Concessionaire Loses Key Oregon Contract
After 15 years of managing campgrounds in Oregon’s Willamette National Forest, Chuck Shepard, owner of Hoodoo Ski Area, abruptly lost a large contract to manage 47 of them.
He said he doesn’t know why Willamette officials chose Utah-based American Land & Leisure. “They didn’t give us any explanation at all, except that it was a business decision, which usually means that it’s not a business decision,” Shepard told The Register-Guard, Eugene, Ore.
As a result of the government’s decision, he said, he’ll have to lay off key managers and lock up the Hoodoo lodge — a first since it was built in 2002. And he is shelving — probably forever — the plans to turn Hoodoo into a year-round destination, with attractions such as zip lines and an alpine slide, Shepard said.
“We’re fairly certain we won’t go into those other things,” he said. “We no longer have a feeling of trust with the Willamette. For all we know, we’ll do some investment, and the next year they’ll say, no, we don’t want you to do that. Any kind of trust we’ve had with them is totally out the window.”
Stacey Forson, the Willamette’s recreation staff officer, responded that “there’s no indication that the district and the forest wouldn’t work with (Shepard) on the proposals he wants to put out there, just like we would our other permittees, because he’s operating under permit a great ski area.”
Shepard bought the Hoodoo Ski Area in 1999. He has steadily improved the ski resort and built up Hoodoo’s summer campground business to help even out fluctuations in the winter ski business.
More important than the extra revenue, he said, was the ability to keep key managers on the payroll all year.
Under separate contracts with the U.S. Forest Service, Hoodoo will continue to manage a total of 150 campgrounds in the Deschutes National Forest in Oregon, and in the Mt. Baker Snoqualmie, the Wenatchee and the Gifford Pinchot national forests in Washington.
But without the Willamette campground work near Hoodoo’s home base, Shepard said, he must lay off three managers this summer, and he won’t be adding the usual 30 summer hires. He said he’ll also close the lodge when ski season winds down in April and won’t reopen it until November when skiers return.
Many campers stopped by the lodge to use the bathrooms or showers, or to pick up a bag of ice or packet of matches at its store, he said.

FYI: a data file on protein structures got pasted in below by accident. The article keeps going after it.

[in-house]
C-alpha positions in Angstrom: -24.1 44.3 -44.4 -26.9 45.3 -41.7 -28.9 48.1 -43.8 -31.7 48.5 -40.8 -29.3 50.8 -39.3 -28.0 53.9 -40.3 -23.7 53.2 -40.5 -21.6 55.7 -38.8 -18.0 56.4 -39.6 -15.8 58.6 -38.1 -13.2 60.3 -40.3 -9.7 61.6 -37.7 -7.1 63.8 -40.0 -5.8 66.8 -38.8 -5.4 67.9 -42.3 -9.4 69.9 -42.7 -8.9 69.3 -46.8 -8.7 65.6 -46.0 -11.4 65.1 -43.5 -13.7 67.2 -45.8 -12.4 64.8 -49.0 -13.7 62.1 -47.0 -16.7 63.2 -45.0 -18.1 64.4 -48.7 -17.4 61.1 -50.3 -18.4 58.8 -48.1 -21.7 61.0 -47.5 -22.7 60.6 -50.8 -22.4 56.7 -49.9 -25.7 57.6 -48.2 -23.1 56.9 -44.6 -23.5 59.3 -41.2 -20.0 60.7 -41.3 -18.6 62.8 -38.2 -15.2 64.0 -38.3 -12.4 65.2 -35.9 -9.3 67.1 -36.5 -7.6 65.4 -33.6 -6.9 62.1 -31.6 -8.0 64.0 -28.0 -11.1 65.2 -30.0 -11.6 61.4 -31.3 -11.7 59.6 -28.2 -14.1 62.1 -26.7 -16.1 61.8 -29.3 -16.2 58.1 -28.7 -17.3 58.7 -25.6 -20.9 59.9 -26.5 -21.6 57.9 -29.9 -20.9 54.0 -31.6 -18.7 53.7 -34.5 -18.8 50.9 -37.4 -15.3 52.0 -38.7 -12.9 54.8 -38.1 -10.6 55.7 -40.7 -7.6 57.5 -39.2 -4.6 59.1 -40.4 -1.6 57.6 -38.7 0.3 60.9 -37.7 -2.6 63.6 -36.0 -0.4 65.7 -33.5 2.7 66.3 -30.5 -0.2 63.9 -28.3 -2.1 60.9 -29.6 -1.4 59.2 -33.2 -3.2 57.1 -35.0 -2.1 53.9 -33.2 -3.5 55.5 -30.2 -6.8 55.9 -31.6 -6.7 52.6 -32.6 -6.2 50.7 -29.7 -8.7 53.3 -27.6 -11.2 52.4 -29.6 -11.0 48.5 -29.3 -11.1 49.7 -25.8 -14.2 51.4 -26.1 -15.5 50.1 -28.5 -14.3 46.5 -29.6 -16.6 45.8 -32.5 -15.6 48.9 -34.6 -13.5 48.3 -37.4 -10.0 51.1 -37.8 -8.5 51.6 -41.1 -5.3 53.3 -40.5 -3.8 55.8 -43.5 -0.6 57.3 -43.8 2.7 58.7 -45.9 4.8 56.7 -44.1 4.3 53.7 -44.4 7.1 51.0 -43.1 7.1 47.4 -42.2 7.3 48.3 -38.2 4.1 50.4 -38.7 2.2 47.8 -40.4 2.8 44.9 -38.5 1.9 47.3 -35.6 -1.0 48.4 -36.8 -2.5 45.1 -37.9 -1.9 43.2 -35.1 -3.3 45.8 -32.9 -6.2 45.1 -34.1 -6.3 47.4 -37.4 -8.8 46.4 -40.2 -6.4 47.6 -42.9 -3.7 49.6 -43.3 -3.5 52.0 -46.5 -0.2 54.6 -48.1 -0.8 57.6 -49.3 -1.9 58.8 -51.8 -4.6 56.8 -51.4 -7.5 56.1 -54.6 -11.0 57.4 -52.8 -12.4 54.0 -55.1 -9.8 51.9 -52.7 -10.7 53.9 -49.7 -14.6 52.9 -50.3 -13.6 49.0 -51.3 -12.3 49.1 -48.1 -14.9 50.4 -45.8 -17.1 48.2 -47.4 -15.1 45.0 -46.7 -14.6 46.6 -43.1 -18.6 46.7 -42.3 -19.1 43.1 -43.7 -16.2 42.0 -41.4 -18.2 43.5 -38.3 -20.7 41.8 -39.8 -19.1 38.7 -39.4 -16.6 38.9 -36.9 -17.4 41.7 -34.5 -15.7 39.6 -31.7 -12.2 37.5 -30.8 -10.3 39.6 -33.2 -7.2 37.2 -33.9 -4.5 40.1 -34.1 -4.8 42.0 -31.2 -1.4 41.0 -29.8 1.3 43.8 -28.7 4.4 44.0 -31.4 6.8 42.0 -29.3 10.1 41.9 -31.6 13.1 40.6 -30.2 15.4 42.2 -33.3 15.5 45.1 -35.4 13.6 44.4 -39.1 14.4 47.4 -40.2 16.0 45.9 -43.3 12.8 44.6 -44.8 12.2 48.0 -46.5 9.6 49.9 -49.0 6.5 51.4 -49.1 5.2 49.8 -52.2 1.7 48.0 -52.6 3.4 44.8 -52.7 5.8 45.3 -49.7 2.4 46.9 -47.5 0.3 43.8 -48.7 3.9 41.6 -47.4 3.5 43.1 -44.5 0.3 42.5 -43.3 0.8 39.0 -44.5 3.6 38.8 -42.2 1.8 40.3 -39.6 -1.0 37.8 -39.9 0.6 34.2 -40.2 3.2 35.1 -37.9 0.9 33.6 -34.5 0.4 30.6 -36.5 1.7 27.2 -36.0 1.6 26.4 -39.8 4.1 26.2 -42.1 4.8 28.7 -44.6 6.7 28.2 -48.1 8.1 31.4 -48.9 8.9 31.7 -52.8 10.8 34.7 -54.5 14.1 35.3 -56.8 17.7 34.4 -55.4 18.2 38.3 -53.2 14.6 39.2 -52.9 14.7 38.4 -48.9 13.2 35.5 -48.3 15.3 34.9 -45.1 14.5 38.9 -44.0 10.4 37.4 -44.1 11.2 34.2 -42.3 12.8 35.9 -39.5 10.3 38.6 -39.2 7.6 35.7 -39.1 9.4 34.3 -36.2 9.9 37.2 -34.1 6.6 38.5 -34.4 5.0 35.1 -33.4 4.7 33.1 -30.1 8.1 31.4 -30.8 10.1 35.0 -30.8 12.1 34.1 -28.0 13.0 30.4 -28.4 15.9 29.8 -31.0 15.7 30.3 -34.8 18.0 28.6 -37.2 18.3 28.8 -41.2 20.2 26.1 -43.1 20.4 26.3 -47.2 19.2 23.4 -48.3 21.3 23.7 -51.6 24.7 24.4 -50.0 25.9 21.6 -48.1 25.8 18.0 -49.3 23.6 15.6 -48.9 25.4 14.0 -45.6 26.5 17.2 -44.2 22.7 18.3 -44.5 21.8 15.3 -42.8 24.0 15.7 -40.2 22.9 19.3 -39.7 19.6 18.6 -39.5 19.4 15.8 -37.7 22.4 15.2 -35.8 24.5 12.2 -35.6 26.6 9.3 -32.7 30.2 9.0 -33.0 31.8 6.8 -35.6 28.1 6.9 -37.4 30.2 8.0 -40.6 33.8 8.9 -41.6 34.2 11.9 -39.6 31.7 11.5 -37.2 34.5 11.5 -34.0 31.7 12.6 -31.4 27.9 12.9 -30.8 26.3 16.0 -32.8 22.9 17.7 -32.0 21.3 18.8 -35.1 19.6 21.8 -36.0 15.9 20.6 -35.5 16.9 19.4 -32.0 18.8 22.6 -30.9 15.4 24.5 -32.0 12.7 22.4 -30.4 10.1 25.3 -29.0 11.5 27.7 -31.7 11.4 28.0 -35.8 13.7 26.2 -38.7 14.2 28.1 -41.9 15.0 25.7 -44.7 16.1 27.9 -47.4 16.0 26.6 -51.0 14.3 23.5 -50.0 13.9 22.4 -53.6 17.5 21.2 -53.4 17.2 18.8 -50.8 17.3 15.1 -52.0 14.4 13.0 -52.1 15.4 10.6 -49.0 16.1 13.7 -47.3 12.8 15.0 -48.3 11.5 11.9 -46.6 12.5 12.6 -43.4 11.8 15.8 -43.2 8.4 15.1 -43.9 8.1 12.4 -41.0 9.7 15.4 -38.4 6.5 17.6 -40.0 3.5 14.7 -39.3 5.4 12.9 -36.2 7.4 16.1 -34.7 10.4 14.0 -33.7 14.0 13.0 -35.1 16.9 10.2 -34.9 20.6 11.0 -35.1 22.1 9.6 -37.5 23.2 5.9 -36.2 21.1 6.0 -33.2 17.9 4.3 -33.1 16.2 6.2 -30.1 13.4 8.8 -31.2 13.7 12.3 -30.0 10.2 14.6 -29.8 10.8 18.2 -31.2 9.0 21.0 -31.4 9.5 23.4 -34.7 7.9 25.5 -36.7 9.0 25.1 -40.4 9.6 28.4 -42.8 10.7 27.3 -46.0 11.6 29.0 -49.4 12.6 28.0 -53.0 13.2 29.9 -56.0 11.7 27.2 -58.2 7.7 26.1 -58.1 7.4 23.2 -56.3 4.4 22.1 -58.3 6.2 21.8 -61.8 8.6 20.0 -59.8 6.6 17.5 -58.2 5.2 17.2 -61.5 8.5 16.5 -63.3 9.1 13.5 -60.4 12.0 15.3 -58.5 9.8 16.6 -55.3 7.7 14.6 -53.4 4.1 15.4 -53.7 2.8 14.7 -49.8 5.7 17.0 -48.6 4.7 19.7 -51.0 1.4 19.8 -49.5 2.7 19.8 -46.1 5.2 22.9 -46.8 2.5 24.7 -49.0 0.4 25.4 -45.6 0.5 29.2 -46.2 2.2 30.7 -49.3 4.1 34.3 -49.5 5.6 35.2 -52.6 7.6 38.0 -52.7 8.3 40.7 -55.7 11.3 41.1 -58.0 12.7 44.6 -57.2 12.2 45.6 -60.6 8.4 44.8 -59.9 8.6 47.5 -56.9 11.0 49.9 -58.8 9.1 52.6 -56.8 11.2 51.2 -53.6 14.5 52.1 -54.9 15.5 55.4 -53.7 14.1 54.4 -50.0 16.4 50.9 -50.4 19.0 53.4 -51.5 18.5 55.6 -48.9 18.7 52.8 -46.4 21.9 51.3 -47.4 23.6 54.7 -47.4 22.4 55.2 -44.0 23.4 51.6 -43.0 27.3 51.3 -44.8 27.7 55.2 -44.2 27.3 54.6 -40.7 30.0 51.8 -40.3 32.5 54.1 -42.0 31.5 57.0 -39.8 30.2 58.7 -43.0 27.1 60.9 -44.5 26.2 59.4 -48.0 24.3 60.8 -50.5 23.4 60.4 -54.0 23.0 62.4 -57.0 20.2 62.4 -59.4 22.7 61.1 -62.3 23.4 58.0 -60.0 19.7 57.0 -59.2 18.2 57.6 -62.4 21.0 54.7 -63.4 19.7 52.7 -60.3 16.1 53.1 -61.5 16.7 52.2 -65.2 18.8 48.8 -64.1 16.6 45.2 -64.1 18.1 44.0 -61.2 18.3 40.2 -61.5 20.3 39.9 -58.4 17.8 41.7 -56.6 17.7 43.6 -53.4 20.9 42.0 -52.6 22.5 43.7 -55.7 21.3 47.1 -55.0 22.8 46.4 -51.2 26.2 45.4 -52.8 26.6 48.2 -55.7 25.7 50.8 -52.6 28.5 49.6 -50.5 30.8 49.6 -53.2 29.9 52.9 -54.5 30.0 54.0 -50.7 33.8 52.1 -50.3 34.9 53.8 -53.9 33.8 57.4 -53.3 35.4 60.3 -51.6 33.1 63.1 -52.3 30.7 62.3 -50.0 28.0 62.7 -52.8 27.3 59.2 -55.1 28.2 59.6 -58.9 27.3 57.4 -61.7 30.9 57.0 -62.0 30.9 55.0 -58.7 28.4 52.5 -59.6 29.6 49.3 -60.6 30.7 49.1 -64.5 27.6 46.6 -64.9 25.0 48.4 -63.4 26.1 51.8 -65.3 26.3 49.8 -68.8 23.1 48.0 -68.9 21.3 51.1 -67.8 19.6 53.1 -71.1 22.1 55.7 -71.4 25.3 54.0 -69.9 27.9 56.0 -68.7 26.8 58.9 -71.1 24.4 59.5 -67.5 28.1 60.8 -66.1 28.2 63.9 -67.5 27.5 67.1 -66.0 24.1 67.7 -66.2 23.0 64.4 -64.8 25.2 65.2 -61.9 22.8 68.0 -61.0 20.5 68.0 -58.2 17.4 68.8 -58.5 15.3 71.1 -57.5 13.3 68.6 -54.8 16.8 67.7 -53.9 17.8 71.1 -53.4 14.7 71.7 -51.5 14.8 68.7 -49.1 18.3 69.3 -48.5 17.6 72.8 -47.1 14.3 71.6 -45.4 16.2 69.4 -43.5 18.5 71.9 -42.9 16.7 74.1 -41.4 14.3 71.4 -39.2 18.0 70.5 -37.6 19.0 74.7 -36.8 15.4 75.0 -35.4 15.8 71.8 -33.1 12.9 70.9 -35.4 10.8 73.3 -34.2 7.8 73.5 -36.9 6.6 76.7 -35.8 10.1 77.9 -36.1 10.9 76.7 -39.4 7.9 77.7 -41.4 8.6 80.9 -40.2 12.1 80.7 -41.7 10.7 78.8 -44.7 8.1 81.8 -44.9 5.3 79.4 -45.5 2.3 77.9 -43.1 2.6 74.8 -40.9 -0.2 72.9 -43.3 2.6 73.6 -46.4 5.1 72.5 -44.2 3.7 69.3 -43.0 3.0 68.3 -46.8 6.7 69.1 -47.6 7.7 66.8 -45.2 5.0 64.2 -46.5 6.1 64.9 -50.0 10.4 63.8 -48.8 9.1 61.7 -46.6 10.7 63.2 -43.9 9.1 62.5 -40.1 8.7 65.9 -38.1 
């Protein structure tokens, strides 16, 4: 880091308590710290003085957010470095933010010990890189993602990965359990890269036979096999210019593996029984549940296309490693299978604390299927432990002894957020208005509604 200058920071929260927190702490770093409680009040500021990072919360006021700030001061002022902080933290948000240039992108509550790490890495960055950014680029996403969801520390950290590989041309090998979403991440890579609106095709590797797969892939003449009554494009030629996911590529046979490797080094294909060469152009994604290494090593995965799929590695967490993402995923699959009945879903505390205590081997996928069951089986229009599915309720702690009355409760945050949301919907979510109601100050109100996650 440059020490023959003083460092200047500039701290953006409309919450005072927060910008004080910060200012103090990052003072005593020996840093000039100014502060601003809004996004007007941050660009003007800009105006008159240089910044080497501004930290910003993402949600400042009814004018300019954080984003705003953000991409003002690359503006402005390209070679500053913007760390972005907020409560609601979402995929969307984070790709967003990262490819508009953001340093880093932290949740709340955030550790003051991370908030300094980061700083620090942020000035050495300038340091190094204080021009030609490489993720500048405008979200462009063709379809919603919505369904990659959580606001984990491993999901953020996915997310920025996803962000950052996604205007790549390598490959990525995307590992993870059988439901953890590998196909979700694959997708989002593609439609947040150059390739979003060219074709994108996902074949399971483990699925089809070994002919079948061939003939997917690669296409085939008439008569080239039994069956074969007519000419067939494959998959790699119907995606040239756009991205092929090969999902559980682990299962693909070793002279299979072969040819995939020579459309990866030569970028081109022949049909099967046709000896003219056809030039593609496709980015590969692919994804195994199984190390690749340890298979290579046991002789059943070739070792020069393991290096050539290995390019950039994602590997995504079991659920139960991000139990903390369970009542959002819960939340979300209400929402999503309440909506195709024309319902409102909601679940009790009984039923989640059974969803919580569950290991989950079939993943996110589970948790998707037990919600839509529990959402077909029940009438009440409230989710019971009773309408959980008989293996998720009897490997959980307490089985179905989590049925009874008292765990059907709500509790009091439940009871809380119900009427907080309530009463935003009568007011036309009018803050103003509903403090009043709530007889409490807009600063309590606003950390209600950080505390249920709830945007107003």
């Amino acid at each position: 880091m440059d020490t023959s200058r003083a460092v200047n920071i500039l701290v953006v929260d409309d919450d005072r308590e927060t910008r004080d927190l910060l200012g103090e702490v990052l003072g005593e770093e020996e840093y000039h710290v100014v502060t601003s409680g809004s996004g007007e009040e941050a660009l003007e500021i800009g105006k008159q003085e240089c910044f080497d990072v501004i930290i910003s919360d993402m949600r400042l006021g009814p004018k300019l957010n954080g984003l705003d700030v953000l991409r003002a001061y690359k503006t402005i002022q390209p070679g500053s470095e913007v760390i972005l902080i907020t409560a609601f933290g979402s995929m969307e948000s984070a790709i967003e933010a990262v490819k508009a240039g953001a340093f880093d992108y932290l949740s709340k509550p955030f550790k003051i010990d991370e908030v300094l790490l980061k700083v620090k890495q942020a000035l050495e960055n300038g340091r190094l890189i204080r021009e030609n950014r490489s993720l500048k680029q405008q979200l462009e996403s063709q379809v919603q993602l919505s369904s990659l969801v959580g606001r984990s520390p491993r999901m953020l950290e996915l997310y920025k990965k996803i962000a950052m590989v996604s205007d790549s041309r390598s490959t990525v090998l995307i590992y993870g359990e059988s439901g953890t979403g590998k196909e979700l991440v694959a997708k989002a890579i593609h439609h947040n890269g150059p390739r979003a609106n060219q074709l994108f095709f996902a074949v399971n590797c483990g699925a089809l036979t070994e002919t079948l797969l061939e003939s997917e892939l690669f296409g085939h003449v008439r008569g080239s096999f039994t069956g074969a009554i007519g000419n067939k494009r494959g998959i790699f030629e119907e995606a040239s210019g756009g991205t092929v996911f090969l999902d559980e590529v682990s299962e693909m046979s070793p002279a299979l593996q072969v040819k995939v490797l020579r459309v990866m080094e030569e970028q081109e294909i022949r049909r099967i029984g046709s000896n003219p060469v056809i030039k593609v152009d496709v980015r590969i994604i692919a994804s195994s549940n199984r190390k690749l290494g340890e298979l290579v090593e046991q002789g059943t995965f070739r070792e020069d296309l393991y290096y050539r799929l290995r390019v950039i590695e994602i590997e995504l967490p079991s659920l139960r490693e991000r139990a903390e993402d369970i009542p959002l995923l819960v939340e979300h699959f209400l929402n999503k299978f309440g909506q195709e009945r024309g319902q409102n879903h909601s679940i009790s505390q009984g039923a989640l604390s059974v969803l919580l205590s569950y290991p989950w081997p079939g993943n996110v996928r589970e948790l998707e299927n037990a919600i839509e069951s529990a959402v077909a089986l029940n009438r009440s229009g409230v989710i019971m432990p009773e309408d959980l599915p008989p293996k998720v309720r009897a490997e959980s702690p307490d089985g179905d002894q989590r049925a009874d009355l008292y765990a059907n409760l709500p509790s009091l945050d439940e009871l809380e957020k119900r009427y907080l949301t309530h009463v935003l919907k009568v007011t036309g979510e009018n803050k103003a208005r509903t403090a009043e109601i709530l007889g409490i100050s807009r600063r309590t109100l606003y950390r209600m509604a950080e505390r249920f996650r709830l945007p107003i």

Long term, the loss of the Willamette campground contract, which is for five years, with an option to renew for another five, threatens the viability of Hoodoo’s winter ski operation, Shepard said. Hoodoo is one of the two ski areas closest to Eugene.
“We got into the (campground) business because it really helped the ski area, so this will hurt the ski area quite a bit,” he said.
After Hoodoo’s long track record with the Willamette and its willingness to help Willamette officials by managing remote campgrounds no other companies would bid on, Shepard said, he’s still perplexed by their decision.
“We were really one of the best examples of how the concessionaire program could work,” he said.
Managing both the campgrounds and ski areas helped keep costs low and make operations efficient, Shepard said.
“We had a lot of equipment from the ski area that helped with maintaining the campgrounds; we had employees we could take from the summer to the winter; campers seemed to be happy with us — 99 out of 100 of the comments we got were positive,” he said.
“We had always gotten really good reports at the end of the year,” Shepard said. “All we can figure out is somebody somewhere wanted a change.”
“They had a new supervisor who I don’t think understood or cared about the history Hoodoo had,” he said. “Nor did they realize the damage they would do to Hoodoo (ski area).”
Hoodoo had a good performance record, Forson, the recreation officer, said. “They’re a good business,” she said.
But American Land & Leisure came out ahead in this bid process, Forson said.
Committee evaluated proposals
National forests select campground concessionaires based on a complex, competitive bidding process. Applicants are evaluated on five criteria: proposed operating plan, business plan, ability to complete projects beyond the routine annual maintenance, fees charged to the public and fees paid to the government. In this bid, the government required a minimum fee of $45,778.